There are some built-in special variables with hyphenless names, you should avoid those names as well.

(Update: Also, while any of these rules is enough to defend against invasion of special variables, none of them is enough to prevent invasion of local variables. See Invasion of local variables in Emacs Lisp. One of the approaches from that article can be named Rule L0.

Rule L0: In any emacs lisp file, all local variables should be declared with hyphenless names.)

If you are going with Rule L2 or L3, you should know that it is very easy to end up introducing anonymous functions, sometimes without you noticing it. For example, you are very likely to use anonymous functions if you use mapcar a lot. You might be using some fancy looping macro from some library which is implemented using closures, that is, the macro might be writing anonymous functions for you without you noticing. Macros such as with-process-shell-command macro from Nic Ferrier also make a closure from code you pass, for example.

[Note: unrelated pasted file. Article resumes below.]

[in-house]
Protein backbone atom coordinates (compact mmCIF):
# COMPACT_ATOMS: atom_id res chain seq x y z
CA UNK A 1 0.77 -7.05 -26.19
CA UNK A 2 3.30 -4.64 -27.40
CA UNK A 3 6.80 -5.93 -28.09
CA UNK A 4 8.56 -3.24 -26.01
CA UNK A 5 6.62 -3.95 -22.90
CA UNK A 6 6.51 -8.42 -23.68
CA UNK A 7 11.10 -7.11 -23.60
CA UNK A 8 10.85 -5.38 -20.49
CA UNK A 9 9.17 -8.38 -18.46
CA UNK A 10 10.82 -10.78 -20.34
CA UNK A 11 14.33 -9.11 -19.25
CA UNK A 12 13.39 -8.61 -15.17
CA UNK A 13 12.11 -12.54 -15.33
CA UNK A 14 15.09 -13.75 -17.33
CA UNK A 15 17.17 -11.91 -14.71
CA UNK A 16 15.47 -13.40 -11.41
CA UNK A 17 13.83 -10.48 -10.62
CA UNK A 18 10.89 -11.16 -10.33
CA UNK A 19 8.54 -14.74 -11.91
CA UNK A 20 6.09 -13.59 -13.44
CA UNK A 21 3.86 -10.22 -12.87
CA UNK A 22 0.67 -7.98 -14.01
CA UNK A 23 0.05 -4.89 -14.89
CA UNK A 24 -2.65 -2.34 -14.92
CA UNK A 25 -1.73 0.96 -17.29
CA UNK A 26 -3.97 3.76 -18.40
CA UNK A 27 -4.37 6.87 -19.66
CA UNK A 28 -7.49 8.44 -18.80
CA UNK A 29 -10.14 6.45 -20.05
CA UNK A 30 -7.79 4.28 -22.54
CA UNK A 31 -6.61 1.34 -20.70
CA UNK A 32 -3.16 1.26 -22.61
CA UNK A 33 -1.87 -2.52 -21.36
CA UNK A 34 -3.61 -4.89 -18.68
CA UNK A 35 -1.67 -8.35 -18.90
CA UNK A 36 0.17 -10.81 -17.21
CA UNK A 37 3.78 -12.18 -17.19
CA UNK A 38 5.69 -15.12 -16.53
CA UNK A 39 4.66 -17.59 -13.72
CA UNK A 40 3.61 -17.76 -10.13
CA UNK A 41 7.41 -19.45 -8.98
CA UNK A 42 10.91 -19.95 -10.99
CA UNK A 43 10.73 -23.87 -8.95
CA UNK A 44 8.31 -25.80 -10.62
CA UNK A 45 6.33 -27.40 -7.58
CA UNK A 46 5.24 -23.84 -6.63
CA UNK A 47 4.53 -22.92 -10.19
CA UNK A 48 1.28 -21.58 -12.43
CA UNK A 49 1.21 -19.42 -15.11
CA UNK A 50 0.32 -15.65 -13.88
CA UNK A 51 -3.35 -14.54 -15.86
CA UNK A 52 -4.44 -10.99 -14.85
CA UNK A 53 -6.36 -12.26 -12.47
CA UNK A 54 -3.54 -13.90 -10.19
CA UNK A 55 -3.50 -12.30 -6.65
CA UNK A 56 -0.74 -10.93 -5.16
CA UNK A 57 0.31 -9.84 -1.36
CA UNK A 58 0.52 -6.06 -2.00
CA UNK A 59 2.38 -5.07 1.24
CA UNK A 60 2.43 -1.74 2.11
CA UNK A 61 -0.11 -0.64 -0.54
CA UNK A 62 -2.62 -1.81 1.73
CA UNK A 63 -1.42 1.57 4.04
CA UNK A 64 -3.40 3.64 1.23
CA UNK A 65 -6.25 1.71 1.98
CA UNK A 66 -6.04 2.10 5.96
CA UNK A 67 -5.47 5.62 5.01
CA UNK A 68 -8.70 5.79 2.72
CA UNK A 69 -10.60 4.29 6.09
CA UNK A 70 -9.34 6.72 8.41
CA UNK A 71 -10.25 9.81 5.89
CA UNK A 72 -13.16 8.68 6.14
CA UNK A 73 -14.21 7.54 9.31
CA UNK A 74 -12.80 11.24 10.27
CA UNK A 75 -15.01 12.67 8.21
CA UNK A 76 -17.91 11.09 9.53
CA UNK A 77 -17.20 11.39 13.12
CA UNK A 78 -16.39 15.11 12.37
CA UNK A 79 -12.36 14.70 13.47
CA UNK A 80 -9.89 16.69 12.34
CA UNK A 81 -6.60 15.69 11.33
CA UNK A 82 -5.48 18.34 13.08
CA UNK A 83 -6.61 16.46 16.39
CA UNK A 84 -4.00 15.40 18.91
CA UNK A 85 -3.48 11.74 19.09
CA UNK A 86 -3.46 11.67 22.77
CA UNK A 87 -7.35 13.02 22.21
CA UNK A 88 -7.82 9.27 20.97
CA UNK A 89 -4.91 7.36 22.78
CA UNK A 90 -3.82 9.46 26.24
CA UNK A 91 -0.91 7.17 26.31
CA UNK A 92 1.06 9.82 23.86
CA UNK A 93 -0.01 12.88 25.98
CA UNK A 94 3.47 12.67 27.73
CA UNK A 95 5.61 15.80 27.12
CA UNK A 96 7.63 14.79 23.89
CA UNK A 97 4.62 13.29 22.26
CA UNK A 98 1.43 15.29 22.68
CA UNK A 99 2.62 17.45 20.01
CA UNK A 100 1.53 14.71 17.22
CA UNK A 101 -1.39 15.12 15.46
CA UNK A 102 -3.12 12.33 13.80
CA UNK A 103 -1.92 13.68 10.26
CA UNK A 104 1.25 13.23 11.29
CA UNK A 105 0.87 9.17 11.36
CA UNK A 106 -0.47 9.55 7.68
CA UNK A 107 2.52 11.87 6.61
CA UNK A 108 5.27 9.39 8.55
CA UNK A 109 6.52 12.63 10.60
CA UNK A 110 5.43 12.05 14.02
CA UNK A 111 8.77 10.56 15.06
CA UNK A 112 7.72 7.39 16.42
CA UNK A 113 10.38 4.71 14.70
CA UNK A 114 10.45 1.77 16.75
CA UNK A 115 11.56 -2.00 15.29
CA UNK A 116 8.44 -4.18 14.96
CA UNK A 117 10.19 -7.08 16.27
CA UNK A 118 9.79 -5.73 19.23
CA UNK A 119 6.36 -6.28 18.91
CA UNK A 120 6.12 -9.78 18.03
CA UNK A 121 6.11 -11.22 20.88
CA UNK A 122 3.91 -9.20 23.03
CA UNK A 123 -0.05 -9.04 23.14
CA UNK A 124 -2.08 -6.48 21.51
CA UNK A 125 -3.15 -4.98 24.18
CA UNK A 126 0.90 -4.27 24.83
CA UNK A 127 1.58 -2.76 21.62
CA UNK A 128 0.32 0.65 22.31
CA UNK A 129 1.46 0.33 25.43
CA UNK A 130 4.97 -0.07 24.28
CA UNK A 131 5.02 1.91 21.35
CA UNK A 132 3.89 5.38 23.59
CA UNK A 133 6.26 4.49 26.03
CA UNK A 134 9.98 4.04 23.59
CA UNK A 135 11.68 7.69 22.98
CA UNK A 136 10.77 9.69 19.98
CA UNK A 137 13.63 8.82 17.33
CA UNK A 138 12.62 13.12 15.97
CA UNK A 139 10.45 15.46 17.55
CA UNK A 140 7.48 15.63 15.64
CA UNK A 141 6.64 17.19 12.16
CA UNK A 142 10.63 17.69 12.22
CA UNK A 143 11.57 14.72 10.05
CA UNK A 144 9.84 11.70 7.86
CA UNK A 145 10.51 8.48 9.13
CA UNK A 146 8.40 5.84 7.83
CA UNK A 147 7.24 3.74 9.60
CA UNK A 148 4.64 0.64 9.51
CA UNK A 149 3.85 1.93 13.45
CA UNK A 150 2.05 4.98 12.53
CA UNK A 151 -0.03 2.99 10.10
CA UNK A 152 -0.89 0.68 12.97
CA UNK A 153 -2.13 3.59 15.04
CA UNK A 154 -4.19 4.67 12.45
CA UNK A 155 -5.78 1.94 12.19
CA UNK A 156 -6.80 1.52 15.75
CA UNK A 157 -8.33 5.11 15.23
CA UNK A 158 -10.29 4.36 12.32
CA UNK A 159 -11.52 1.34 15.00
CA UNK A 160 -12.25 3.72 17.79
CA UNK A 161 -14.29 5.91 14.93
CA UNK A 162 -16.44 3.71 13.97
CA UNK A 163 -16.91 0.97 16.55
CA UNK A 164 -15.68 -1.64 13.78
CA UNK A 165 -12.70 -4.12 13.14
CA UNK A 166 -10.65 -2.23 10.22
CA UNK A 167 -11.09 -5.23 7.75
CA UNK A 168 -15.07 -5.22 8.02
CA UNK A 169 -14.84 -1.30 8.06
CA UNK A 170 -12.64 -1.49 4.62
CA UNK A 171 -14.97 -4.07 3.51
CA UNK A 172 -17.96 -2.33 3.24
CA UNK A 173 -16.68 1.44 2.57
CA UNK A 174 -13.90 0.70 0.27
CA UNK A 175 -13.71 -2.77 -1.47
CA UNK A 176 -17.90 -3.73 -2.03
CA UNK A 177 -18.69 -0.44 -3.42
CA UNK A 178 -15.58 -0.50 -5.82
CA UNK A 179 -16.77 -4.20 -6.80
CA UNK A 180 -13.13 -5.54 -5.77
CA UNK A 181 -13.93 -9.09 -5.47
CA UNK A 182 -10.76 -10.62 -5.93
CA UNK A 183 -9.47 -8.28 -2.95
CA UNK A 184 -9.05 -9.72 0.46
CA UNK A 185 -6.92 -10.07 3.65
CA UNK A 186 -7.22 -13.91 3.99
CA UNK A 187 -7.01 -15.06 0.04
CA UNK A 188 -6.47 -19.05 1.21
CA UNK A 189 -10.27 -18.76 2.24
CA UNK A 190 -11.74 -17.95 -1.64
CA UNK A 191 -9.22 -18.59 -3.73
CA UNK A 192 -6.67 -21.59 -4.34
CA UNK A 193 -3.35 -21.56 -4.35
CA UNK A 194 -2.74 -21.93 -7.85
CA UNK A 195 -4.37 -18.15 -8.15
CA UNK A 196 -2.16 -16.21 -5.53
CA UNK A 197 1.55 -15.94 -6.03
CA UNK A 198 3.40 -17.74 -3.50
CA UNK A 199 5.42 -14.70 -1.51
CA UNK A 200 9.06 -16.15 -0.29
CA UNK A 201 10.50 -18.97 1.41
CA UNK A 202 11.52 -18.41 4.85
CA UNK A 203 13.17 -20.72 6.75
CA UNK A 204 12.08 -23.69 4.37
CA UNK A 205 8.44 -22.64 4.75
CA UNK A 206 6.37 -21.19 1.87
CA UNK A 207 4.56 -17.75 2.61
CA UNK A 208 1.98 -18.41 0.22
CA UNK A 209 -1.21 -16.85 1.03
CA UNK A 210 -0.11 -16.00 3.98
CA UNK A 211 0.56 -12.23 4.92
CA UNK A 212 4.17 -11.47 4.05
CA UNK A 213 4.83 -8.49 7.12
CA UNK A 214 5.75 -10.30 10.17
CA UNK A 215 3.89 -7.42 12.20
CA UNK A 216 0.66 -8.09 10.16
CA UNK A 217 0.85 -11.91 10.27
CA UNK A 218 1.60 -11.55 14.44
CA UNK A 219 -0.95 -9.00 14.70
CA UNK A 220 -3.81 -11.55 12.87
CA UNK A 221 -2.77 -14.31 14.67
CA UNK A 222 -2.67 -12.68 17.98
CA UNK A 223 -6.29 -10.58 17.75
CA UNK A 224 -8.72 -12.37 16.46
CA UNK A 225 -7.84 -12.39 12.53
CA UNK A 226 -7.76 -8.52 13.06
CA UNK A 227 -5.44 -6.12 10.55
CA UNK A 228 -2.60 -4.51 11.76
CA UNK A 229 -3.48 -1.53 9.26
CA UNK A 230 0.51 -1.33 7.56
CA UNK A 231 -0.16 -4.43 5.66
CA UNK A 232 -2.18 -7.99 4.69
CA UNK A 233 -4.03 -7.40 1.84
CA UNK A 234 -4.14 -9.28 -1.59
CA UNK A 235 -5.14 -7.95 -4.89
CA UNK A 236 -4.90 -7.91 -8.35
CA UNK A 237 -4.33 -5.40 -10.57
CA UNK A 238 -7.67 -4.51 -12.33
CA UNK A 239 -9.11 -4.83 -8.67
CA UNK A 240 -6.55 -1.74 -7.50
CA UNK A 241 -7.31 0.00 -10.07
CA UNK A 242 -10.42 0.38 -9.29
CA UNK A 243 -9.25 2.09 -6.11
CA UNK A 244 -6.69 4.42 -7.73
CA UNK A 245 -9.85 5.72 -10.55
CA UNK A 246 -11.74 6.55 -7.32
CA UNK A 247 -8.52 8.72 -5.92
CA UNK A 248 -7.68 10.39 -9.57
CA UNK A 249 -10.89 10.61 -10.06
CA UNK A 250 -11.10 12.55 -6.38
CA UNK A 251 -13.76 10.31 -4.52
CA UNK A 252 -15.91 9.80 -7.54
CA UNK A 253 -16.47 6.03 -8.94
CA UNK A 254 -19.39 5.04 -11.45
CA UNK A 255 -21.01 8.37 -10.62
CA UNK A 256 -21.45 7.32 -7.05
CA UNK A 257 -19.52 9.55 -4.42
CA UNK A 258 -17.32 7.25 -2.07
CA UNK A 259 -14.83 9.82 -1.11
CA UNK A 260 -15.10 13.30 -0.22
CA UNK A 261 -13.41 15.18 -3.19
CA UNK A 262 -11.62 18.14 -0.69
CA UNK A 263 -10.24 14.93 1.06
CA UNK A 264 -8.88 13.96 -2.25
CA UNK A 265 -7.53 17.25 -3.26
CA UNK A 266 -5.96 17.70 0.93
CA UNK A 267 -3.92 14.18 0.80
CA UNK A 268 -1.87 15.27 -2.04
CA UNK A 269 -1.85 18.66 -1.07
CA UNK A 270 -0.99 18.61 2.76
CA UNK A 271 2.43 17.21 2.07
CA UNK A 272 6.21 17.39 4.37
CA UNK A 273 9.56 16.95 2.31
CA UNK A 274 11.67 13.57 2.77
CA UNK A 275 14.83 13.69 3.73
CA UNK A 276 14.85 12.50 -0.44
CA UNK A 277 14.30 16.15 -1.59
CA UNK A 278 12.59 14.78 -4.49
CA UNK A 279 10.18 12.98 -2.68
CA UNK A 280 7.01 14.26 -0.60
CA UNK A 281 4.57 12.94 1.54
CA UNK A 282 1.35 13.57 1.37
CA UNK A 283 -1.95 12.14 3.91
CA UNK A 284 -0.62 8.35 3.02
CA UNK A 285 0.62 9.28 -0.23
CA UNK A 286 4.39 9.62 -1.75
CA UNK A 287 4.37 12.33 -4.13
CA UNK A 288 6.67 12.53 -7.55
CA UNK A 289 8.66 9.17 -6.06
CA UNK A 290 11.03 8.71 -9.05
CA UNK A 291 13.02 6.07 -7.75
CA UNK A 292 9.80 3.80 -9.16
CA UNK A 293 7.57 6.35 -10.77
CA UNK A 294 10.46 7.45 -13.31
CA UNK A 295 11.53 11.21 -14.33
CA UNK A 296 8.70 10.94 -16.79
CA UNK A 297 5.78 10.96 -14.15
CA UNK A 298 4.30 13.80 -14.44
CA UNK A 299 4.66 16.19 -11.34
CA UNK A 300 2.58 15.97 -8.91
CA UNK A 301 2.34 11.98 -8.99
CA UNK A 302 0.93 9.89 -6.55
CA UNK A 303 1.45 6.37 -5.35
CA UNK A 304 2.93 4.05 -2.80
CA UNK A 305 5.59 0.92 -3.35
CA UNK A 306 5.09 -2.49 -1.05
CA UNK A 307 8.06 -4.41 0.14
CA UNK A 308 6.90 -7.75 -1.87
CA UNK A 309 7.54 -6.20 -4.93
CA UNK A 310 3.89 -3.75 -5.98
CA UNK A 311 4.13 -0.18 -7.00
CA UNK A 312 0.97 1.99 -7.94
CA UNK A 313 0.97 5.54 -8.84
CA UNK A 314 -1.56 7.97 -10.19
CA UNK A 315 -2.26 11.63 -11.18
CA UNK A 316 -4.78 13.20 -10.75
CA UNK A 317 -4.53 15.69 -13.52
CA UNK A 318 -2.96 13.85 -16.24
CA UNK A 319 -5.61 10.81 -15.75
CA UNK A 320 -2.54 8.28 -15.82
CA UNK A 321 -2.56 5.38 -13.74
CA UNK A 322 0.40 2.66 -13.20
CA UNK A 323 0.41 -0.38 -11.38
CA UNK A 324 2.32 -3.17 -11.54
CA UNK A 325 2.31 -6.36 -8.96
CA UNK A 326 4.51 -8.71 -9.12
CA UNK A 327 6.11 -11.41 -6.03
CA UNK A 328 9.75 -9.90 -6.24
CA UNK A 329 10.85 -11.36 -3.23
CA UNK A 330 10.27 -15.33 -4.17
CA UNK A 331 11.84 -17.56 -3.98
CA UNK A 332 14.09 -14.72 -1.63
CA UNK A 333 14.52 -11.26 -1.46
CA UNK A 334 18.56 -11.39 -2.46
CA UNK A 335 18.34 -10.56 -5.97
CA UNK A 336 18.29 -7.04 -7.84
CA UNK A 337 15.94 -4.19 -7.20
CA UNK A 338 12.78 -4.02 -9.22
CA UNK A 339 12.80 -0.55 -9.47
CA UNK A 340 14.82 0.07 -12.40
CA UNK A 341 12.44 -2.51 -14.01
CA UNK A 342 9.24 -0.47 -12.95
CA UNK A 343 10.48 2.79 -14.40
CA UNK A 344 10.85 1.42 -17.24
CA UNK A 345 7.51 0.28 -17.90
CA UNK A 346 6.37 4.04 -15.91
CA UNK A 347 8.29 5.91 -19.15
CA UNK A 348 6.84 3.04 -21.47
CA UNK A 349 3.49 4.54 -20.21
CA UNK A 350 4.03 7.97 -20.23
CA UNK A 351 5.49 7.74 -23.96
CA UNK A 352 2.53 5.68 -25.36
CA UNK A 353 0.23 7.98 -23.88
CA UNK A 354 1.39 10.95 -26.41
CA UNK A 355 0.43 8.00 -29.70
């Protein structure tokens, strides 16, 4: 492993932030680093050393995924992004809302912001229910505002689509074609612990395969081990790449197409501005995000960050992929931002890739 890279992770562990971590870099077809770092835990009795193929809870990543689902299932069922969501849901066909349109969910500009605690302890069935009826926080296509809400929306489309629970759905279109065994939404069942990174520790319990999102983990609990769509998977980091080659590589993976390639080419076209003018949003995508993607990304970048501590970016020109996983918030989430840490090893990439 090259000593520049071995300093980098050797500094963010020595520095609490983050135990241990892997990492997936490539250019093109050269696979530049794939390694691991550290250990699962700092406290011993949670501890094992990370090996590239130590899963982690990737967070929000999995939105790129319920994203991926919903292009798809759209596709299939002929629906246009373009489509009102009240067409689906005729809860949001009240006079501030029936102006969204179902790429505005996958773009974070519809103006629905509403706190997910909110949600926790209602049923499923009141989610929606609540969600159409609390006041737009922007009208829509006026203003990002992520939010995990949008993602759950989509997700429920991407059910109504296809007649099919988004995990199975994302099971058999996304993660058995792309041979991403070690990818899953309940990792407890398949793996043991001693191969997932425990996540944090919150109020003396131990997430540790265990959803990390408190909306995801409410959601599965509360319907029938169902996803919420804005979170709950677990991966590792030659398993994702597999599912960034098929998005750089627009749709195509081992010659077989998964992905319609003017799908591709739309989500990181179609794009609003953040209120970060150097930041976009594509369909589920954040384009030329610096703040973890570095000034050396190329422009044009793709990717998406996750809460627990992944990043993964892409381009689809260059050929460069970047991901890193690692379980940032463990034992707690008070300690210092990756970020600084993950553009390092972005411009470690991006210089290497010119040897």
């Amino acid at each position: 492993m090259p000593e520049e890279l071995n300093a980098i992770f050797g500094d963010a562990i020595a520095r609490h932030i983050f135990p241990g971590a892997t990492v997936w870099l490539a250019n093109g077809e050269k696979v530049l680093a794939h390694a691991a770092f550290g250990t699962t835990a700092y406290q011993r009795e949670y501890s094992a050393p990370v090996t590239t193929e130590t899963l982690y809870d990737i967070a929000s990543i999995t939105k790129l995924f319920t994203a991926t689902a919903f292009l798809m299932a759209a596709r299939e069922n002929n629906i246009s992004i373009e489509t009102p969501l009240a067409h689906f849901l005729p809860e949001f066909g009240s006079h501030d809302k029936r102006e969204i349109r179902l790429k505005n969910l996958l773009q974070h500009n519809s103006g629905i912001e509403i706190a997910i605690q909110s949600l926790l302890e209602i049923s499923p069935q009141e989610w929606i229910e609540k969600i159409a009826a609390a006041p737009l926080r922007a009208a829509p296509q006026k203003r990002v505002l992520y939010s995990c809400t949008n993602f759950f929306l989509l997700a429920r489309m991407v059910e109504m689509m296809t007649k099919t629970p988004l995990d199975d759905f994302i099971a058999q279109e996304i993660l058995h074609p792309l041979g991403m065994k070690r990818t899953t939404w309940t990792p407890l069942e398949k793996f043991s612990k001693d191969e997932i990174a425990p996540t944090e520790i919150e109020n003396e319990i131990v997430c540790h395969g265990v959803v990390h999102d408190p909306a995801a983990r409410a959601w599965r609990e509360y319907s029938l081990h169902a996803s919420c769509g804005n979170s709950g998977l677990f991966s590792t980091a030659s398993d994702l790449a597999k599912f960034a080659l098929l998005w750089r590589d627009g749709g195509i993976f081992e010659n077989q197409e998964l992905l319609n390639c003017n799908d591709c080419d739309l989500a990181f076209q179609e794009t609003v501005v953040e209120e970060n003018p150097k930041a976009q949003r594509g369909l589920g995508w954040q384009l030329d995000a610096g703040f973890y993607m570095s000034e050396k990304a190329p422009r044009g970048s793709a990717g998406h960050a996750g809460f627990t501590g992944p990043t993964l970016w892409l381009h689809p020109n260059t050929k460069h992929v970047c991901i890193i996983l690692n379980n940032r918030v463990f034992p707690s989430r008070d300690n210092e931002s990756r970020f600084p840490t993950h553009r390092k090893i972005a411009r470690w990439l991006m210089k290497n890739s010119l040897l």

4. what about casual global variables?

Many articles on Emacs Lisp use setq (rather than defvar) to introduce global variables with simple names like list, list1, x, y in short code examples. No hyphens there. For example, the following code is from an official article on marks and uses setq to create a global variable m.

(setq m (mark-marker))
(set-marker m 100)
(mark-marker)

The global variable m is a casual global variable: it is only being used for tutorial purposes, for testing out things, it is not being used as part of code for packages or your init file.

Global variables created by setq are not special variables and therefore do not cause invasion of special variables (true as of Emacs 24). This means that the yellow naming convention does not apply to globals from setq. But this behavior of setq is never explicitly mentioned in the manuals, as far as I know. So it is possible that future emacs may change the behavior of setq so that it creates special variables. In that case, you should start naming all global variables (whether created by setq or defvar) with hyphens in names.